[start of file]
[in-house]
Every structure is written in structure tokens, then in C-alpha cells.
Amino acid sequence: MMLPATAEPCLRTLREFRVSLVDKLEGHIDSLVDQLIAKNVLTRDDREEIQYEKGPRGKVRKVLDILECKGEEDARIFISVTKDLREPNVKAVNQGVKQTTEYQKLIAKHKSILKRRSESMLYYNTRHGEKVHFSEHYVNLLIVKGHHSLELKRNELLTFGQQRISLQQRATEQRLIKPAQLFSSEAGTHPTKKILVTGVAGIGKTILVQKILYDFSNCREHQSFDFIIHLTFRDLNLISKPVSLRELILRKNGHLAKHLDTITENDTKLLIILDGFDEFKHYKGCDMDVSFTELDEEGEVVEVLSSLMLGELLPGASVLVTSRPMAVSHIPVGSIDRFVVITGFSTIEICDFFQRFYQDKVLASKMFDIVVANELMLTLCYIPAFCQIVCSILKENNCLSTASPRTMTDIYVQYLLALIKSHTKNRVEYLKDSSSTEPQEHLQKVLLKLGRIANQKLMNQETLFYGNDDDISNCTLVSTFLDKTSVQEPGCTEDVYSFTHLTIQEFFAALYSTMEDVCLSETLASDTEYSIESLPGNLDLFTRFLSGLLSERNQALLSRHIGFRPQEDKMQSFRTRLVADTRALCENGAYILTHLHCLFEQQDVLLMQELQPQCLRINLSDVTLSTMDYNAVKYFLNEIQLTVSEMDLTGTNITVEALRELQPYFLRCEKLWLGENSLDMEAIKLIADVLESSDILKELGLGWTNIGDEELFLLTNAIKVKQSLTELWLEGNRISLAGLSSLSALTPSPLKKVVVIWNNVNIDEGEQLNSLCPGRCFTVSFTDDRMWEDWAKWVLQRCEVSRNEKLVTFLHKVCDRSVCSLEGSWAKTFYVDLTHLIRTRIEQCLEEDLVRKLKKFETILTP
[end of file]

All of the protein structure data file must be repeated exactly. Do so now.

[in-house]
Every structure is written in structure tokens, then in C-alpha cells.
Amino acid sequence: MMLPATAEPCLRTLREFRVSLVDKLEGHIDSLVDQLIAKNVLTRDDREEIQYEKGPRGKVRKVLDILECKGEEDARIFISVTKDLREPNVKAVNQGVKQTTEYQKLIAKHKSILKRRSESMLYYNTRHGEKVHFSEHYVNLLIVKGHHSLELKRNELLTFGQQRISLQQRATEQRLIKPAQLFSSEAGTHPTKKILVTGVAGIGKTILVQKILYDFSNCREHQSFDFIIHLTFRDLNLISKPVSLRELILRKNGHLAKHLDTITENDTKLLIILDGFDEFKHYKGCDMDVSFTELDEEGEVVEVLSSLMLGELLPGASVLVTSRPMAVSHIPVGSIDRFVVITGFSTIEICDFFQRFYQDKVLASKMFDIVVANELMLTLCYIPAFCQIVCSILKENNCLSTASPRTMTDIYVQYLLALIKSHTKNRVEYLKDSSSTEPQEHLQKVLLKLGRIANQKLMNQETLFYGNDDDISNCTLVSTFLDKTSVQEPGCTEDVYSFTHLTIQEFFAALYSTMEDVCLSETLASDTEYSIESLPGNLDLFTRFLSGLLSERNQALLSRHIGFRPQEDKMQSFRTRLVADTRALCENGAYILTHLHCLFEQQDVLLMQELQPQCLRINLSDVTLSTMDYNAVKYFLNEIQLTVSEMDLTGTNITVEALRELQPYFLRCEKLWLGENSLDMEAIKLIADVLESSDILKELGLGWTNIGDEELFLLTNAIKVKQSLTELWLEGNRISLAGLSSLSALTPSPLKKVVVIWNNVNIDEGEQLNSLCPGRCFTVSFTDDRMWEDWAKWVLQRCEVSRNEKLVTFLHKVCDRSVCSLEGSWAKTFYVDLTHLIRTRIEQCLEEDLVRKLKKFETILTP